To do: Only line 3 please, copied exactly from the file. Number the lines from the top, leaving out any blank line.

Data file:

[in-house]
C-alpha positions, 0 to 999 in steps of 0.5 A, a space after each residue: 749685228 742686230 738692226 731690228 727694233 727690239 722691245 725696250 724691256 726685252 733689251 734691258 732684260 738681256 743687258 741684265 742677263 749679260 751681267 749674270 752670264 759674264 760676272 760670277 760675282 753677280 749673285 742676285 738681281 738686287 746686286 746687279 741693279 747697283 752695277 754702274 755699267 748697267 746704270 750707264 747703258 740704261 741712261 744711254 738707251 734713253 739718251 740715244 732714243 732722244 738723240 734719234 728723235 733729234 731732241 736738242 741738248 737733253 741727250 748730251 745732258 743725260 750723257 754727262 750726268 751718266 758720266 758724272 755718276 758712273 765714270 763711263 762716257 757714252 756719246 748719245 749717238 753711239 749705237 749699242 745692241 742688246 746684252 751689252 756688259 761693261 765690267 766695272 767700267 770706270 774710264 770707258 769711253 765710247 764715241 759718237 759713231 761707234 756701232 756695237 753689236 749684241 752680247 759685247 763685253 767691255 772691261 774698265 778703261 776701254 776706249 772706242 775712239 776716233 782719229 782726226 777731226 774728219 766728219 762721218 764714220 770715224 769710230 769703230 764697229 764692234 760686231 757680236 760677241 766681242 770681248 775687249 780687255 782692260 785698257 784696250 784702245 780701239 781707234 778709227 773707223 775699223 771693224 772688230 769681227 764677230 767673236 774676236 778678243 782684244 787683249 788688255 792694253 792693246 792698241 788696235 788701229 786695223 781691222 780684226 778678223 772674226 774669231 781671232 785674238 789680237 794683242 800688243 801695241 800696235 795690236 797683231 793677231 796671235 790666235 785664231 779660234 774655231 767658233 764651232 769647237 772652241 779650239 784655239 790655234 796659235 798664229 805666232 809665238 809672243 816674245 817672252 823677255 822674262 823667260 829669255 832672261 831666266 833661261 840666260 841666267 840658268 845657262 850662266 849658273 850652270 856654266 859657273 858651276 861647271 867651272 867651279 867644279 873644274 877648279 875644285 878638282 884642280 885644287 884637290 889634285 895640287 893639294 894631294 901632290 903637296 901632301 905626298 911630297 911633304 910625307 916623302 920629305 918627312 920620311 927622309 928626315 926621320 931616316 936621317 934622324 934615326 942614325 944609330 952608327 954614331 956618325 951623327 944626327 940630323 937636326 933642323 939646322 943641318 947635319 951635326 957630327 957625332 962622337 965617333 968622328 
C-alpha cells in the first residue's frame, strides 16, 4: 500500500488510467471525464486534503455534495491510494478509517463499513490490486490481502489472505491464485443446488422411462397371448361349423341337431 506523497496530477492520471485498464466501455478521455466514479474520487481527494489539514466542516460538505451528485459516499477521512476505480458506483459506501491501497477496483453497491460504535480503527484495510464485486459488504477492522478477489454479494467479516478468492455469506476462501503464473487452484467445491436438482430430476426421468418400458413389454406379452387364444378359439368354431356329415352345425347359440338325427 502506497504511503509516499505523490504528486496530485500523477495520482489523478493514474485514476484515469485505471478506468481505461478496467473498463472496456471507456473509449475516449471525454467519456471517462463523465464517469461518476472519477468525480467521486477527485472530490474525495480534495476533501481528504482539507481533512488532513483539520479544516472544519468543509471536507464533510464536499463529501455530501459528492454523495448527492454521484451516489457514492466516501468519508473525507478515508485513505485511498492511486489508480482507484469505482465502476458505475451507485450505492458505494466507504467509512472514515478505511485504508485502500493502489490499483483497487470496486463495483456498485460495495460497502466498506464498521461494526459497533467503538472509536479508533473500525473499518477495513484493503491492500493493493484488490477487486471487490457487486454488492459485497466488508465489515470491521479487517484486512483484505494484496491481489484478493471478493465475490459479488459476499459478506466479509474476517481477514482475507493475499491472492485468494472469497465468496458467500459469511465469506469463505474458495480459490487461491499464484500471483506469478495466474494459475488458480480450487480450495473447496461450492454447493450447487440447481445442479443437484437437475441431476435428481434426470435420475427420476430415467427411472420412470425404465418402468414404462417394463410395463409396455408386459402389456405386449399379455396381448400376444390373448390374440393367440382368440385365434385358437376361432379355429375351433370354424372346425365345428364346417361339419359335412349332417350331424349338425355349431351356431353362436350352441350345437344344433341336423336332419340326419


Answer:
C-alpha cells in the first residue's frame, strides 16, 4: 500500500488510467471525464486534503455534495491510494478509517463499513490490486490481502489472505491464485443446488422411462397371448361349423341337431 506523497496530477492520471485498464466501455478521455466514479474520487481527494489539514466542516460538505451528485459516499477521512476505480458506483459506501491501497477496483453497491460504535480503527484495510464485486459488504477492522478477489454479494467479516478468492455469506476462501503464473487452484467445491436438482430430476426421468418400458413389454406379452387364444378359439368354431356329415352345425347359440338325427 502506497504511503509516499505523490504528486496530485500523477495520482489523478493514474485514476484515469485505471478506468481505461478496467473498463472496456471507456473509449475516449471525454467519456471517462463523465464517469461518476472519477468525480467521486477527485472530490474525495480534495476533501481528504482539507481533512488532513483539520479544516472544519468543509471536507464533510464536499463529501455530501459528492454523495448527492454521484451516489457514492466516501468519508473525507478515508485513505485511498492511486489508480482507484469505482465502476458505475451507485450505492458505494466507504467509512472514515478505511485504508485502500493502489490499483483497487470496486463495483456498485460495495460497502466498506464498521461494526459497533467503538472509536479508533473500525473499518477495513484493503491492500493493493484488490477487486471487490457487486454488492459485497466488508465489515470491521479487517484486512483484505494484496491481489484478493471478493465475490459479488459476499459478506466479509474476517481477514482475507493475499491472492485468494472469497465468496458467500459469511465469506469463505474458495480459490487461491499464484500471483506469478495466474494459475488458480480450487480450495473447496461450492454447493450447487440447481445442479443437484437437475441431476435428481434426470435420475427420476430415467427411472420412470425404465418402468414404462417394463410395463409396455408386459402389456405386449399379455396381448400376444390373448390374440393367440382368440385365434385358437376361432379355429375351433370354424372346425365345428364346417361339419359335412349332417350331424349338425355349431351356431353362436350352441350345437344344433341336423336332419340326419